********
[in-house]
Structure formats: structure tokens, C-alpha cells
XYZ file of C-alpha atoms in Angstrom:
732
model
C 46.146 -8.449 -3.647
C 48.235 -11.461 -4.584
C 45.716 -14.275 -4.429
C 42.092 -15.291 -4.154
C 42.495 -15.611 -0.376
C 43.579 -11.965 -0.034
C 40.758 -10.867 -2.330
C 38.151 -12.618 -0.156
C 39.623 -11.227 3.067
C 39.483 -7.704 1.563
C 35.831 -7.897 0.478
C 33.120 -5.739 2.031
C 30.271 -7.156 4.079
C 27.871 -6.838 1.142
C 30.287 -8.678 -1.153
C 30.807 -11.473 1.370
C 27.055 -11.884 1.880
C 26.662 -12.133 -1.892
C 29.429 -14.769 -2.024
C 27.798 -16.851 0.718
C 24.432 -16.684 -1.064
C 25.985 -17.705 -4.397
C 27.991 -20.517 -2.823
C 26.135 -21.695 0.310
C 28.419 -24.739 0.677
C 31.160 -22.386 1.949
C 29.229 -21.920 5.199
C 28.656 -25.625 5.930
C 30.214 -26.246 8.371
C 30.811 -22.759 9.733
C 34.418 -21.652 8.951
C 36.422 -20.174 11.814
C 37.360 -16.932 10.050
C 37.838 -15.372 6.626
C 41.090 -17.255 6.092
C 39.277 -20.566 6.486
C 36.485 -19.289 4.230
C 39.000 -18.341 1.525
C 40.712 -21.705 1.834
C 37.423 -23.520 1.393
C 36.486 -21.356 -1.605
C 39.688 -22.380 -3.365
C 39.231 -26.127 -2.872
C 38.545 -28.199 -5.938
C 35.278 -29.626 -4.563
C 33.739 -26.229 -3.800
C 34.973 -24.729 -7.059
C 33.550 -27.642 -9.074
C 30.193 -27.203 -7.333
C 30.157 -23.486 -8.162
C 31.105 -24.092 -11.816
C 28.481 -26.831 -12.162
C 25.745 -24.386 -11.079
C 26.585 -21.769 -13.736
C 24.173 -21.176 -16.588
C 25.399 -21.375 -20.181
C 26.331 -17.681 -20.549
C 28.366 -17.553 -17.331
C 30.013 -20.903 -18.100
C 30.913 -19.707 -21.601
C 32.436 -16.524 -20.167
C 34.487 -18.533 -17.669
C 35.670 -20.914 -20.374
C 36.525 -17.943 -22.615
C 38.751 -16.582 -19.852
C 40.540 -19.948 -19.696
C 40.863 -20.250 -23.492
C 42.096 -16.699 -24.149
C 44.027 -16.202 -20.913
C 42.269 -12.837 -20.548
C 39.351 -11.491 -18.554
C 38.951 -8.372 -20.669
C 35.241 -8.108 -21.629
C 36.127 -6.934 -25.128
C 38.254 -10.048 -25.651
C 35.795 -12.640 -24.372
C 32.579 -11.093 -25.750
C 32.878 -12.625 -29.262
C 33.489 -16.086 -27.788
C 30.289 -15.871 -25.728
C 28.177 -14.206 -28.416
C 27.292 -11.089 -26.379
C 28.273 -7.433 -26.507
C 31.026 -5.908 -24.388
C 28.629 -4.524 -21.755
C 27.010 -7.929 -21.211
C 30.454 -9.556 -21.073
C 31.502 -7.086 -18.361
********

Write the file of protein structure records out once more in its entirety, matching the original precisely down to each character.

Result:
[in-house]
Structure formats: structure tokens, C-alpha cells
XYZ file of C-alpha atoms in Angstrom:
732
model
C 46.146 -8.449 -3.647
C 48.235 -11.461 -4.584
C 45.716 -14.275 -4.429
C 42.092 -15.291 -4.154
C 42.495 -15.611 -0.376
C 43.579 -11.965 -0.034
C 40.758 -10.867 -2.330
C 38.151 -12.618 -0.156
C 39.623 -11.227 3.067
C 39.483 -7.704 1.563
C 35.831 -7.897 0.478
C 33.120 -5.739 2.031
C 30.271 -7.156 4.079
C 27.871 -6.838 1.142
C 30.287 -8.678 -1.153
C 30.807 -11.473 1.370
C 27.055 -11.884 1.880
C 26.662 -12.133 -1.892
C 29.429 -14.769 -2.024
C 27.798 -16.851 0.718
C 24.432 -16.684 -1.064
C 25.985 -17.705 -4.397
C 27.991 -20.517 -2.823
C 26.135 -21.695 0.310
C 28.419 -24.739 0.677
C 31.160 -22.386 1.949
C 29.229 -21.920 5.199
C 28.656 -25.625 5.930
C 30.214 -26.246 8.371
C 30.811 -22.759 9.733
C 34.418 -21.652 8.951
C 36.422 -20.174 11.814
C 37.360 -16.932 10.050
C 37.838 -15.372 6.626
C 41.090 -17.255 6.092
C 39.277 -20.566 6.486
C 36.485 -19.289 4.230
C 39.000 -18.341 1.525
C 40.712 -21.705 1.834
C 37.423 -23.520 1.393
C 36.486 -21.356 -1.605
C 39.688 -22.380 -3.365
C 39.231 -26.127 -2.872
C 38.545 -28.199 -5.938
C 35.278 -29.626 -4.563
C 33.739 -26.229 -3.800
C 34.973 -24.729 -7.059
C 33.550 -27.642 -9.074
C 30.193 -27.203 -7.333
C 30.157 -23.486 -8.162
C 31.105 -24.092 -11.816
C 28.481 -26.831 -12.162
C 25.745 -24.386 -11.079
C 26.585 -21.769 -13.736
C 24.173 -21.176 -16.588
C 25.399 -21.375 -20.181
C 26.331 -17.681 -20.549
C 28.366 -17.553 -17.331
C 30.013 -20.903 -18.100
C 30.913 -19.707 -21.601
C 32.436 -16.524 -20.167
C 34.487 -18.533 -17.669
C 35.670 -20.914 -20.374
C 36.525 -17.943 -22.615
C 38.751 -16.582 -19.852
C 40.540 -19.948 -19.696
C 40.863 -20.250 -23.492
C 42.096 -16.699 -24.149
C 44.027 -16.202 -20.913
C 42.269 -12.837 -20.548
C 39.351 -11.491 -18.554
C 38.951 -8.372 -20.669
C 35.241 -8.108 -21.629
C 36.127 -6.934 -25.128
C 38.254 -10.048 -25.651
C 35.795 -12.640 -24.372
C 32.579 -11.093 -25.750
C 32.878 -12.625 -29.262
C 33.489 -16.086 -27.788
C 30.289 -15.871 -25.728
C 28.177 -14.206 -28.416
C 27.292 -11.089 -26.379
C 28.273 -7.433 -26.507
C 31.026 -5.908 -24.388
C 28.629 -4.524 -21.755
C 27.010 -7.929 -21.211
C 30.454 -9.556 -21.073
C 31.502 -7.086 -18.361